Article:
The early printed maps of Maine reveal the development of the state through expanding population and economy. They encompass a wide variety of works, from formal atlas and wall maps to ephemeral pocket maps and maps in newspapers.
The ways in which Renaissance Europeans sought to understand their rapidly expanding world are presented in this traveling exhibition of thirty of the very first printed world maps.
Maps offer such compelling insights into the past that anyone, regardless of age or educational level, can enjoy and learn from them. To celebrate OML's renovation and expansion, this exhibition explores the library’s rich and varied collections and its mission to preserve those collections and make them accessible.
In the late 1800s, “Arctic fever” swept the nation as dozens of American expeditions sailed north to find a sea route to Asia and, ultimately, to stand at the North Pole. This exhibition paints a new portrait of these polar voyagers by placing them within the tempests of American cultural life.
Come on a voyage of geographical exploration and discovery, beginning in 1540 with the first voyages by Europeans along the west coast of North America, and culminating in Thomas Jefferson’s commission of Lewis and Clark’s Corps of Discovery from 1804 to 1806.
The shape and nature of Portland have changed dramatically over the past two hundred years as its shoreline was repeatedly expanded to accommodate commercial and industrial enterprises, new residential areas and parks, and a growing and changing transportation network.
Marking OML's tenth anniversary, this exhibition displays a broad selection of its cartographic treasures of interest to historians.
Nineteenth-century maps of the U.S.A. embodied a truly important conflict in how Americans understood the republic: is it a collection of sovereign states or an expansive Union?
Maps from the sixteenth century to the present can be used to explore different spatial aspects of diaspora ~ considered generally ~ through the experiences of Jews and African-Americans.
U.S. road maps have always emphasized a proud national history and have promised a glorious future, through the magic of the automobile. So get out the road map to plot your course . . . and don't forget to buy our brand of gas!
The charts in this exhibition explore how mariners have distinguished one piece of water from any other, by determining what phenomena can be delineated across the vast, trackless ocean and by developing notations to express those phenomena.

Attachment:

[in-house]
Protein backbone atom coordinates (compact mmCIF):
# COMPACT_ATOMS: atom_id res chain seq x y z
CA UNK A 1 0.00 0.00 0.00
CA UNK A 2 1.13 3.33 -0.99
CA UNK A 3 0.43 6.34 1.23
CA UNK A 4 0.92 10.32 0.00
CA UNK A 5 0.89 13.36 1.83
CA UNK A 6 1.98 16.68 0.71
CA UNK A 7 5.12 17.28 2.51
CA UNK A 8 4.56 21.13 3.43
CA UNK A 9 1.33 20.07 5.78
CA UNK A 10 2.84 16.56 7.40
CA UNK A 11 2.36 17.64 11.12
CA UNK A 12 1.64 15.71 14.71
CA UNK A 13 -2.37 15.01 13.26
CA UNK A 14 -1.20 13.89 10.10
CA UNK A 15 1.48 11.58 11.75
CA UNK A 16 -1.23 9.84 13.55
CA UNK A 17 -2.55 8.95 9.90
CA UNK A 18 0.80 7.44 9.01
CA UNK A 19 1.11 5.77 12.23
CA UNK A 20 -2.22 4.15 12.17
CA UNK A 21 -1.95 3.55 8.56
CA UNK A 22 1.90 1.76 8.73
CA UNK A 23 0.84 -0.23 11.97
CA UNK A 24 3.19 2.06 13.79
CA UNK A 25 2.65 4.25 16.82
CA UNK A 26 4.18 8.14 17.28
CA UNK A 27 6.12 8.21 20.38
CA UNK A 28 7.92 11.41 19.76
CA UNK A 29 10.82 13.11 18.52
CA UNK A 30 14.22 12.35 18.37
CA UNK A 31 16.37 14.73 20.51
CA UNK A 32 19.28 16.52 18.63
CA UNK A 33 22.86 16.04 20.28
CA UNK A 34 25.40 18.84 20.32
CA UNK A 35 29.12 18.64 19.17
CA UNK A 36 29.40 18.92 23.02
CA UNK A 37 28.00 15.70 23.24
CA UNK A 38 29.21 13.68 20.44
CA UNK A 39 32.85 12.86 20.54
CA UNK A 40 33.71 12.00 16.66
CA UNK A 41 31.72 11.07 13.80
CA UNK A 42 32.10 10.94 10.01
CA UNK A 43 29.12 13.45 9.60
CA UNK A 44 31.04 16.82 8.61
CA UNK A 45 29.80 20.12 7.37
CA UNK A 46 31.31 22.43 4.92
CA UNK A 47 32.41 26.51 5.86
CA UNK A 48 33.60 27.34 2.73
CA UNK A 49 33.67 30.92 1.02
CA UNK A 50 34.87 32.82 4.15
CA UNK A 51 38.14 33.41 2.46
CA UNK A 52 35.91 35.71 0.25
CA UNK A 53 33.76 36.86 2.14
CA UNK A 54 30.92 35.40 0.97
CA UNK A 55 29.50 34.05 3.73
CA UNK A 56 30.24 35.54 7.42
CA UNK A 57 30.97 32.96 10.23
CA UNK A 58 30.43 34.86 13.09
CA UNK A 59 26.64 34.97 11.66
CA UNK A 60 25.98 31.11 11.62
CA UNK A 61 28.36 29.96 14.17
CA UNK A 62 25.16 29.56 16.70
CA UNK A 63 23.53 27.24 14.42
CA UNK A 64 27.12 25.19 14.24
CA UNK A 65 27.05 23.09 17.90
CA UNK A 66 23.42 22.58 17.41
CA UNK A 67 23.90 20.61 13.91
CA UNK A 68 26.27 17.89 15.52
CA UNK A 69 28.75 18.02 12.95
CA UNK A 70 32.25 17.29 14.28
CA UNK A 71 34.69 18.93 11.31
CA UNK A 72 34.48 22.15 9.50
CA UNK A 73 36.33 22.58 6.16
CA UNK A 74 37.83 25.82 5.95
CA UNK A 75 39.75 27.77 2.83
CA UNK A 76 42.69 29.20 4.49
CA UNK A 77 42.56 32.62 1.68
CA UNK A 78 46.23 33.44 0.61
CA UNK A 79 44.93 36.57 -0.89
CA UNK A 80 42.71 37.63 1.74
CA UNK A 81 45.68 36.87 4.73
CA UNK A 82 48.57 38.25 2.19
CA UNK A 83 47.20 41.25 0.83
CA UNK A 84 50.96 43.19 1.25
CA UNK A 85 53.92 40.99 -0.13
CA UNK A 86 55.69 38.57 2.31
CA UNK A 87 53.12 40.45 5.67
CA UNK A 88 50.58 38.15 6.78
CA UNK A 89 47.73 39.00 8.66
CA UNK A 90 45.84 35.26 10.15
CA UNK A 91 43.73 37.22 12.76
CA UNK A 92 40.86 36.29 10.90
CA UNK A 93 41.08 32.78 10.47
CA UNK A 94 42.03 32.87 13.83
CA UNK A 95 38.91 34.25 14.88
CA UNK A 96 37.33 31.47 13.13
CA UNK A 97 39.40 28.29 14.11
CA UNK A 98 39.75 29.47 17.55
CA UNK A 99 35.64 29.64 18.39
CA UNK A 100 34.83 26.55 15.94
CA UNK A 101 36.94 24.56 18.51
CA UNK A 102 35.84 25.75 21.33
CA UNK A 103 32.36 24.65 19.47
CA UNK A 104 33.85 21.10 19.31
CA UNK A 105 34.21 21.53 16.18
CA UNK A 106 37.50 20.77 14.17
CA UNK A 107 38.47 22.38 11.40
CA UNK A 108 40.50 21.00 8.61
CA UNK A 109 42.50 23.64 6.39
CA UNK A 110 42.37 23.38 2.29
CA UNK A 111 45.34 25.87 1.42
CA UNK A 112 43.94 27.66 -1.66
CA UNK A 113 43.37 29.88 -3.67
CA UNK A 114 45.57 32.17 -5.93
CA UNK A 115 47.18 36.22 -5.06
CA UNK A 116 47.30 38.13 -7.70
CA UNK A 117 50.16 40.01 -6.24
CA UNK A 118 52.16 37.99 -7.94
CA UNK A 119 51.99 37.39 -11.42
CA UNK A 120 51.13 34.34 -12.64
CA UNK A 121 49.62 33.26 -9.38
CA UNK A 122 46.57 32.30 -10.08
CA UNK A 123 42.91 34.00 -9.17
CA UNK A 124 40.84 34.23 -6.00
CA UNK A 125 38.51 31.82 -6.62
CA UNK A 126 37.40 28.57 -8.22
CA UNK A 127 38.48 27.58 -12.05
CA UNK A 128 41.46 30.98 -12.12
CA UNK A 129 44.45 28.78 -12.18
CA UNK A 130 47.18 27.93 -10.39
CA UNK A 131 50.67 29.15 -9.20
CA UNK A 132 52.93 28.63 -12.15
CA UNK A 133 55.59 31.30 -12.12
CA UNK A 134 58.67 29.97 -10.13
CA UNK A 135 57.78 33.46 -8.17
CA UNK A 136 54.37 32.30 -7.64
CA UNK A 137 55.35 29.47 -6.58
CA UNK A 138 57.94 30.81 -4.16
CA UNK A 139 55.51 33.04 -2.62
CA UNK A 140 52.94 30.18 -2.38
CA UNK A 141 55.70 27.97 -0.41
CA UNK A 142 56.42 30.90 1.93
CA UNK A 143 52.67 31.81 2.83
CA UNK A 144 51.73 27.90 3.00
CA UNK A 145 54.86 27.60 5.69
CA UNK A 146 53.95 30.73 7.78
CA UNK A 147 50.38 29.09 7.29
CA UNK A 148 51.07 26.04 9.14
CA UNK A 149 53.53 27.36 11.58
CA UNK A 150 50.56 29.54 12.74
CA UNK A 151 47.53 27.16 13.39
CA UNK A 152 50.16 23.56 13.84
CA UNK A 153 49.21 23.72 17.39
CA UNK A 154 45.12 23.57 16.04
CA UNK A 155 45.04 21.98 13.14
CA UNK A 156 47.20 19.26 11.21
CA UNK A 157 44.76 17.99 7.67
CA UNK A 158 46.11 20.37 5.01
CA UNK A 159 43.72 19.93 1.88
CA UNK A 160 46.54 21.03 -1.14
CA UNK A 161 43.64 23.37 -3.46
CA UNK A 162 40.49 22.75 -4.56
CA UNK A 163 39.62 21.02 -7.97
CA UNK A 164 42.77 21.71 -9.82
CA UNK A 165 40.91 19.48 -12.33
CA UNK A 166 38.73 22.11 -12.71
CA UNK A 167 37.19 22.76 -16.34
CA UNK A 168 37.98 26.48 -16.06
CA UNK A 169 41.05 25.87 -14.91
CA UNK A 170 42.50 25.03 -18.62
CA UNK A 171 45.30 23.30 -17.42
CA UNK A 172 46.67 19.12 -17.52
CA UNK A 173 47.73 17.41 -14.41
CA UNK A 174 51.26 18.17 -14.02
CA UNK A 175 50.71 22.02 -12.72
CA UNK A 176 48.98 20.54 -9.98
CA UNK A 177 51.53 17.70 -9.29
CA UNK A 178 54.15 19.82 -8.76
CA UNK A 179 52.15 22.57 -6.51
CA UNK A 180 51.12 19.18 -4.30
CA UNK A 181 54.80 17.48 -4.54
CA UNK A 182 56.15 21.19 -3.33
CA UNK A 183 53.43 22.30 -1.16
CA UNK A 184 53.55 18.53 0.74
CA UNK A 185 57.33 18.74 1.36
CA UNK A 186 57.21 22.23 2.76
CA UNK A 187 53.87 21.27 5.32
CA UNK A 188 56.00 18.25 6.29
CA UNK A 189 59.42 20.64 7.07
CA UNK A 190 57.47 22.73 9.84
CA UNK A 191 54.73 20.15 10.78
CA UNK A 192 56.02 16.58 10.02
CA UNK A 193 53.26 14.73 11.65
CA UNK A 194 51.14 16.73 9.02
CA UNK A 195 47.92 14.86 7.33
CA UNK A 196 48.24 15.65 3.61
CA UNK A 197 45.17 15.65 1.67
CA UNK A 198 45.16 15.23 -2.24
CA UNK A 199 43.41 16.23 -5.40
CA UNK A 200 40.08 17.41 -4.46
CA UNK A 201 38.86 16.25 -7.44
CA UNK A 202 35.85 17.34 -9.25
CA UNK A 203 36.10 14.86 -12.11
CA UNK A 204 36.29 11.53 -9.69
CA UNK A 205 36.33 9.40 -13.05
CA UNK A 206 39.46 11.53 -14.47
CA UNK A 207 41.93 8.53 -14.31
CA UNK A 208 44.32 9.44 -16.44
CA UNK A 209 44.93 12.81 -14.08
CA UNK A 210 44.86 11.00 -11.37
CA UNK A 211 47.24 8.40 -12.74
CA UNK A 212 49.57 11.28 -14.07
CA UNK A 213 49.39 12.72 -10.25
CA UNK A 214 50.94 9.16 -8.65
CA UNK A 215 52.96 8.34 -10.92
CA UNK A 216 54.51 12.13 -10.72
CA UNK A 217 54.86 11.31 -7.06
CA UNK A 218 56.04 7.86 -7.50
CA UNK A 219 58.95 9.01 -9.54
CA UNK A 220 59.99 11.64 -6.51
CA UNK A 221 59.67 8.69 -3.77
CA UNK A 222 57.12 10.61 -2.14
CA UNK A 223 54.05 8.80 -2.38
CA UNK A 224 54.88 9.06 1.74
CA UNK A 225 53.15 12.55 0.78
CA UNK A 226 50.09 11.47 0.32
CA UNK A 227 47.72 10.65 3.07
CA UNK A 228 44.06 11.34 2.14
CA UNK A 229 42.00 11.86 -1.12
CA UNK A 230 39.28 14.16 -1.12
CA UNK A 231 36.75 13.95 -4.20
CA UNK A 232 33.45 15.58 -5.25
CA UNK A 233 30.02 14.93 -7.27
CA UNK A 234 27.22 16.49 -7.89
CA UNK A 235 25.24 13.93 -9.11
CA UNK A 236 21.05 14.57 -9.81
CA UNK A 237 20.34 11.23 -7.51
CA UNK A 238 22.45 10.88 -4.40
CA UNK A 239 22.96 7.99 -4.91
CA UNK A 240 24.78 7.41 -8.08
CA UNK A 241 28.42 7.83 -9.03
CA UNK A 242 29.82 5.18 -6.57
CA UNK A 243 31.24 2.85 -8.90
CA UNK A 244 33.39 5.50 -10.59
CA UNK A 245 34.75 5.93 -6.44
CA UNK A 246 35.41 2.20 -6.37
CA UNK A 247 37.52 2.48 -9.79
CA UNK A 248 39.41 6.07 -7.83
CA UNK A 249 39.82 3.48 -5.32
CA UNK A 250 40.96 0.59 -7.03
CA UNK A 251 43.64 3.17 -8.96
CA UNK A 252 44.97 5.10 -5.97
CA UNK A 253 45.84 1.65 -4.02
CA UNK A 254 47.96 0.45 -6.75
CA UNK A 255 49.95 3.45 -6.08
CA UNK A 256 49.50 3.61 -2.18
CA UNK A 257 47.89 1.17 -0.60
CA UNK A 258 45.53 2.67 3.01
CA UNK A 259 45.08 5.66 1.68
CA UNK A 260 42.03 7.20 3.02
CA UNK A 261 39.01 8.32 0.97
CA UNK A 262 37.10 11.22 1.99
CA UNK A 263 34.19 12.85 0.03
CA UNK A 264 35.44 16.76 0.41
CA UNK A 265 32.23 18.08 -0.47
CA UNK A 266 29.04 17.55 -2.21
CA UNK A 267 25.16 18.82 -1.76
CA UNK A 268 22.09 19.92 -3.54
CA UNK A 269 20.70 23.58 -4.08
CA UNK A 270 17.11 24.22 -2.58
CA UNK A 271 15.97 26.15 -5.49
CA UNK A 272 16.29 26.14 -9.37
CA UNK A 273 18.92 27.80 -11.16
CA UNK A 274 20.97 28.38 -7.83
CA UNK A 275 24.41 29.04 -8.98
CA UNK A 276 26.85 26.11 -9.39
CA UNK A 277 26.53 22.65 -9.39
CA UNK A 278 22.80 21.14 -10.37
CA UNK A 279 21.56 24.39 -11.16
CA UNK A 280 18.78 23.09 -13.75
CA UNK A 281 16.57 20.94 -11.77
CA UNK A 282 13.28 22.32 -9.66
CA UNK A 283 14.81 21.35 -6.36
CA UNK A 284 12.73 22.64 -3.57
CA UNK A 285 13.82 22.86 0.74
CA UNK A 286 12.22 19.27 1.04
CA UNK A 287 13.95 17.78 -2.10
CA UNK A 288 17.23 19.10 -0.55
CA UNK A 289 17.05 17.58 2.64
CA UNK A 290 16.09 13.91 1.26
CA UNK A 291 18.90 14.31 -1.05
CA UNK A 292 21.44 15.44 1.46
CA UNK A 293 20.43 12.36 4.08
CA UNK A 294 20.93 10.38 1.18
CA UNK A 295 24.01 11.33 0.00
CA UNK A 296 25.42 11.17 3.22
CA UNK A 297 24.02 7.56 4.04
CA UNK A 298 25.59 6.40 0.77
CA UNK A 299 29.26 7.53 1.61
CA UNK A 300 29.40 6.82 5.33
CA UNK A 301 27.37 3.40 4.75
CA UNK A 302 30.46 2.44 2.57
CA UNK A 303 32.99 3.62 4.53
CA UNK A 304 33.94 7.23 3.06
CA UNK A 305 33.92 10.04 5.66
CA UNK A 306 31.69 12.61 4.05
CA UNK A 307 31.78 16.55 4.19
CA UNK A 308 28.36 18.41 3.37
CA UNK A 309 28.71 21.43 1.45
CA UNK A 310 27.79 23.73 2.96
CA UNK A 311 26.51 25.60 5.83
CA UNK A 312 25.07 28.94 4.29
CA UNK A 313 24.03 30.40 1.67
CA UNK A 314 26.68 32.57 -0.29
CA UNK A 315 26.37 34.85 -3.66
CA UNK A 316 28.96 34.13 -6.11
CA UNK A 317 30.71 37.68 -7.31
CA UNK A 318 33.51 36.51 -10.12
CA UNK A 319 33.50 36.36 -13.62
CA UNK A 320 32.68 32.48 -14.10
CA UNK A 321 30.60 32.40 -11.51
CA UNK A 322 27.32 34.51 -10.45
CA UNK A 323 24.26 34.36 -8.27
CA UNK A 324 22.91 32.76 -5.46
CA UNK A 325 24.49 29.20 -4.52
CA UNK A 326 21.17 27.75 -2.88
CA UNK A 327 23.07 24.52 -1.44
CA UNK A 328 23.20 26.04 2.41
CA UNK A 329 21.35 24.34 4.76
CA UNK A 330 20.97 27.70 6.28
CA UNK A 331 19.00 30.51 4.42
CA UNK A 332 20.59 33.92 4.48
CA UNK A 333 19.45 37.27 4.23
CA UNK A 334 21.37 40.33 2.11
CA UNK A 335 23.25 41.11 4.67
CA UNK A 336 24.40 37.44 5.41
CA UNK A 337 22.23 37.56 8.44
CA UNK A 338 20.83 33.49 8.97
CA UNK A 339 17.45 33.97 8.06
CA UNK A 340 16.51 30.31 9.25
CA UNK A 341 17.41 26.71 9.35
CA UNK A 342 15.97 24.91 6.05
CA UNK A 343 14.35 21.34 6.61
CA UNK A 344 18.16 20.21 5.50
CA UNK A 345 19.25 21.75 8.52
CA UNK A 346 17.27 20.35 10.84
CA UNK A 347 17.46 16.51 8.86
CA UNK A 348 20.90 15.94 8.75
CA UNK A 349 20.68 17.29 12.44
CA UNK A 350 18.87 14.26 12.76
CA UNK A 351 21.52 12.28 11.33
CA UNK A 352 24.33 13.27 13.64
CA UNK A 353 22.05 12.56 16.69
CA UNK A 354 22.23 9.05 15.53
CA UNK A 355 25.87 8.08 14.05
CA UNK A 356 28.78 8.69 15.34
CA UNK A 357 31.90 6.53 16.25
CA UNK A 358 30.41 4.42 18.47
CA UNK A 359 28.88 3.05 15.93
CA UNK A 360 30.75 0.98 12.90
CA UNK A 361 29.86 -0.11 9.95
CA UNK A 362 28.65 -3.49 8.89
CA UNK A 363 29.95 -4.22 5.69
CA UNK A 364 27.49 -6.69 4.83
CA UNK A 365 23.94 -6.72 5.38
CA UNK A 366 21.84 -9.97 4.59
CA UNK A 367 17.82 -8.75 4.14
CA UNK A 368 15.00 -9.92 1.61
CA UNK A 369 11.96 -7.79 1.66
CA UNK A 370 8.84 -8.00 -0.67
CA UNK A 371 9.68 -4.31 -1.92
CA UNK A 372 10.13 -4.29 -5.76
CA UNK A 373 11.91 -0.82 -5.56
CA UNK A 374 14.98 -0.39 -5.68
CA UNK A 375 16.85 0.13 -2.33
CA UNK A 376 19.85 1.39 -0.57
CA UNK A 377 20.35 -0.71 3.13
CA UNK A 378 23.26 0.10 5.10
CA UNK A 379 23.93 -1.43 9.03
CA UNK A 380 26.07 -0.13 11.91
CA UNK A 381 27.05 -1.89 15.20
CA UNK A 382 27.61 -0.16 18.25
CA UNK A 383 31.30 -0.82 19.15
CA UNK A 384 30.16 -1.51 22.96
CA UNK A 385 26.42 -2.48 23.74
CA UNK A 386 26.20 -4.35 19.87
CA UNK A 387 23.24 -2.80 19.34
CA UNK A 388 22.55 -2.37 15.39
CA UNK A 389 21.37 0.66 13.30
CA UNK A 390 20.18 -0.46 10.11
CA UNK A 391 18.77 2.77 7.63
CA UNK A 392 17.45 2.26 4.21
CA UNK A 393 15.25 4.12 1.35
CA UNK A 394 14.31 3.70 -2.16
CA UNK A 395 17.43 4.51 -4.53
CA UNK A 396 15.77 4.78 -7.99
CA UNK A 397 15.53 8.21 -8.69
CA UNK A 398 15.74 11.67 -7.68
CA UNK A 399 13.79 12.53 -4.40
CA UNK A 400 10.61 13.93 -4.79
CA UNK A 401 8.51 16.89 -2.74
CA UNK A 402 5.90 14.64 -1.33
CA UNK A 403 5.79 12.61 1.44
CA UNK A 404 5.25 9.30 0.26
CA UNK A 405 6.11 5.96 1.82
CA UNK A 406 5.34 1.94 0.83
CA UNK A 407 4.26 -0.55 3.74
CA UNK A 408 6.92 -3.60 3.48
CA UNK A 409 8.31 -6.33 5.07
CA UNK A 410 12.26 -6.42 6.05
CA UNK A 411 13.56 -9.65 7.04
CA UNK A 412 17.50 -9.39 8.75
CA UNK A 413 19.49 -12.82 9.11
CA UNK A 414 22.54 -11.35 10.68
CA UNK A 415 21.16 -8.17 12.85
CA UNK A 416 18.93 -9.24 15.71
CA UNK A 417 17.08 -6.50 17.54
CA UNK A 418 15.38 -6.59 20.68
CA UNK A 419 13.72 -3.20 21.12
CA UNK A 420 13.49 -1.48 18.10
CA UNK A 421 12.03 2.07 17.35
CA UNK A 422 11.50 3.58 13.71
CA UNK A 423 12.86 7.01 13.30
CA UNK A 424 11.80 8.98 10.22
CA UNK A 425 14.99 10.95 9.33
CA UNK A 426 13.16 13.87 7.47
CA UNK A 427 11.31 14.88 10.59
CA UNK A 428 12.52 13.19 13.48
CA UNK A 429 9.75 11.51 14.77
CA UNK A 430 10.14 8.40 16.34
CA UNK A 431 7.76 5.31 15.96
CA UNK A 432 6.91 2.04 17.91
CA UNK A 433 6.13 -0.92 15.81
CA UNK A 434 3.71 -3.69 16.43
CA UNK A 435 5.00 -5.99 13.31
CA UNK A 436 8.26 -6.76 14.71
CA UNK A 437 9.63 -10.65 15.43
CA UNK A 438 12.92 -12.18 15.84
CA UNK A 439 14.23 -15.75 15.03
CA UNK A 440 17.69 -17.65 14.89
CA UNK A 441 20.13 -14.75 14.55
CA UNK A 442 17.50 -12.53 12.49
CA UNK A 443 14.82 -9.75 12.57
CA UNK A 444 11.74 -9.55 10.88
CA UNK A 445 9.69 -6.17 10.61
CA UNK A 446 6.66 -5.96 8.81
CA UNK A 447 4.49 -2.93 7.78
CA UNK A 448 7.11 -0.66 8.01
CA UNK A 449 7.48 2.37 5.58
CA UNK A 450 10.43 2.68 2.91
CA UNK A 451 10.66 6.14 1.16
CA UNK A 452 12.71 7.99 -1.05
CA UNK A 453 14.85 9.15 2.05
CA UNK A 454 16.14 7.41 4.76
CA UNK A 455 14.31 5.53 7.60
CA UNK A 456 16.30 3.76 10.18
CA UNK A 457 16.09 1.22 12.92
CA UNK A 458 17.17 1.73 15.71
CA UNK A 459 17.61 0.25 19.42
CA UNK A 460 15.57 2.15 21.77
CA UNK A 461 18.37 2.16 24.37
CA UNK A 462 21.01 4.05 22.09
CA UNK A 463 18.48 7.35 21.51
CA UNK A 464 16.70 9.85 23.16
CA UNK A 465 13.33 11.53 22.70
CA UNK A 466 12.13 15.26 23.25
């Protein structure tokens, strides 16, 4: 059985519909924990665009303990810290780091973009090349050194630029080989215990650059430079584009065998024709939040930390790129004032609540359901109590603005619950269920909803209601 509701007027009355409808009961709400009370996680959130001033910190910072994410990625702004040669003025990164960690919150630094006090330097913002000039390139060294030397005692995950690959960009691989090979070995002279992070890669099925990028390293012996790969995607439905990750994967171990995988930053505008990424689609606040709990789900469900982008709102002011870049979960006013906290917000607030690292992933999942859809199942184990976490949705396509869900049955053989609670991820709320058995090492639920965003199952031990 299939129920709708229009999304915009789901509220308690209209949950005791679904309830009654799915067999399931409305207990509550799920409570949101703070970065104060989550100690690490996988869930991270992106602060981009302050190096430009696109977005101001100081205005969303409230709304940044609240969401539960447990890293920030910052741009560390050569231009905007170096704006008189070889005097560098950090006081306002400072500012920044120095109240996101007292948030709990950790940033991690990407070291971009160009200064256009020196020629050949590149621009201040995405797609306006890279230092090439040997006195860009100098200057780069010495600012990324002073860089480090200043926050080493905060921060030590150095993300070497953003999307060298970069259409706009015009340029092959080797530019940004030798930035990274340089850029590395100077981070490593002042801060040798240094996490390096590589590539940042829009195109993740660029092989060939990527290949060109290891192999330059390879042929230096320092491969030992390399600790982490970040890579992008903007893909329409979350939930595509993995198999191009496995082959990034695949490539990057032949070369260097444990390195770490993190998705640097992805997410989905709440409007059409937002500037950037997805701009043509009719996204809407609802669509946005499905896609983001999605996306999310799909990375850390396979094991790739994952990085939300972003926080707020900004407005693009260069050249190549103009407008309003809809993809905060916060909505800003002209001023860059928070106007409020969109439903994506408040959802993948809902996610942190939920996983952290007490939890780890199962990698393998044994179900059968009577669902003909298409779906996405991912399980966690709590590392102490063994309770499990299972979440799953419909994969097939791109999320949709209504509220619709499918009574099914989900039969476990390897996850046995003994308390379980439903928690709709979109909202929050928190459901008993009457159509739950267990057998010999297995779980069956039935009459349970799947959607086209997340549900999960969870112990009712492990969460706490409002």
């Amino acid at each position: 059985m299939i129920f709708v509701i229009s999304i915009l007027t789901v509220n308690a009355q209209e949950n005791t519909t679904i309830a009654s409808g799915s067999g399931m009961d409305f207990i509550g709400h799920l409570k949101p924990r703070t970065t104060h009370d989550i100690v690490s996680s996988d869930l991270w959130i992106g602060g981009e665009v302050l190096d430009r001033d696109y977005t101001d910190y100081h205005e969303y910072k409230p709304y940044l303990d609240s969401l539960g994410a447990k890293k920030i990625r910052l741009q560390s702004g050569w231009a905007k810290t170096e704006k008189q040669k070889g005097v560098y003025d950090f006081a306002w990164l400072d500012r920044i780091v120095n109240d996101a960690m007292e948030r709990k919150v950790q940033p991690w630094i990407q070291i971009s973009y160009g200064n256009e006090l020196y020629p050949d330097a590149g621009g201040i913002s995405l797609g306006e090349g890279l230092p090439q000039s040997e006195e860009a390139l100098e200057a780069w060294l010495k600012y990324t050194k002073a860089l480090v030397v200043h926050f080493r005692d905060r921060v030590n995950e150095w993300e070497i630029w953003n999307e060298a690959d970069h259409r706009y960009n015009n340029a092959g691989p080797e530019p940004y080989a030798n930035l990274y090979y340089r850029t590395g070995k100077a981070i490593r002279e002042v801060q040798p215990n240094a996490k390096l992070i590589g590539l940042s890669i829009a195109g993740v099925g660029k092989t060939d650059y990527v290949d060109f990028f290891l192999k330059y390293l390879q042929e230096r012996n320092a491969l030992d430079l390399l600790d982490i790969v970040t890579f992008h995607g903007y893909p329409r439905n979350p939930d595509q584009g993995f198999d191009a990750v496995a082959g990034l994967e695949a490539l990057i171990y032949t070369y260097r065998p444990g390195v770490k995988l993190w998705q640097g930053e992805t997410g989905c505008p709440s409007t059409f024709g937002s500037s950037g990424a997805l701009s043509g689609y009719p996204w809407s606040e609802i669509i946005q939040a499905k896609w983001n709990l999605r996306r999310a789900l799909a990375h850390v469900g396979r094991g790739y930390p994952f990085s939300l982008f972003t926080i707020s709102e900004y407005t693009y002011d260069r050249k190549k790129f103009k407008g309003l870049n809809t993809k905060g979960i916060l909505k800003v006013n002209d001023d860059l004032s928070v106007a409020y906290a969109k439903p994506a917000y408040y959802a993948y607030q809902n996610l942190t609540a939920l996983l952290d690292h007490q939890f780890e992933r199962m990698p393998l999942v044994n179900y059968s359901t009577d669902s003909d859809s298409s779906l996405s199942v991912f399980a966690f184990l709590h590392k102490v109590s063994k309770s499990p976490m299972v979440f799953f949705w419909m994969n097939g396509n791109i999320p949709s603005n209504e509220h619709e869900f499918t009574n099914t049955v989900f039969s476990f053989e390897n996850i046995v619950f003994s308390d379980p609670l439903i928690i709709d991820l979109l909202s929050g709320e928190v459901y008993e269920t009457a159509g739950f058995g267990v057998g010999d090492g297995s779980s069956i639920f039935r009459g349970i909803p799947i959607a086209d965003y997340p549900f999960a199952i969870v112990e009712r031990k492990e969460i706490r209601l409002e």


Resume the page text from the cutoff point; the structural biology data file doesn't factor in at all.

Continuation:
Marking OML's fifth anniversary, this exhibition displays a broad selection of its cartographic treasures. 'Treasure' is defined both literally (by value to collectors) and metaphorically (by intellectual value).
This selection of popular 'cartifacts' and map memorabilia from the eighteenth century to the present ~ on many different materials and varying in size from shower curtains to stamps ~ demonstrates that form and function are not necessarily related.
An exhibition tracing the cartographic evolution of Iberia through a series of maps, from 1486 through 1829, donated by Dr. Peter M. Enggass, professor emeritus of Geography and Geology, Mt. Holyoke College.
This traveling exhibition traces the development of European mapping, from the 16th to the 21st century, of the African continent, or one fifth of the world's landmass.
This exhibition explores of the creation of a landscape of extensive and paradoxical exploitation after 1820 of interior Maine's forest resources and of its idealized essence as "wilderness."
An exhibition of early maps that chronicles the effects of European exploration and settlement in north-eastern North America in creating a spatial concept called "New England."
Sacred to Jews, Christians, and Moslems, the city has inspired a prodigious outpouring of prose and poetry, artistic renderings, and, of course, maps. This exhibition offers a selection of maps and views to celebrate the 3000th anniversary of Jerusalem's establishment as the capital of King David's unified Kingdom of Israel.
Geographical concepts have always included what today we know to be myths, but which were firmly believed by contemporaries; these myths, such as those about 'monsters,' were often depicted through graphic allegory. Early maps are thus works of art rich in symbolism waiting to be revealed.
These maps illustrate the progressive improvement in Europe's geographical concepts in the Renaissance, with particular emphasis on the New World of North and South America.
Cervantes wrote, in 1605, "Journey over all the universe in a map, without the expense and fatigue of traveling, without suffering the inconveniences of heat, cold, hunger, and thirst" We invite you to take a journey in this exhibition, to discover the mapmaker's art - the art of discovery.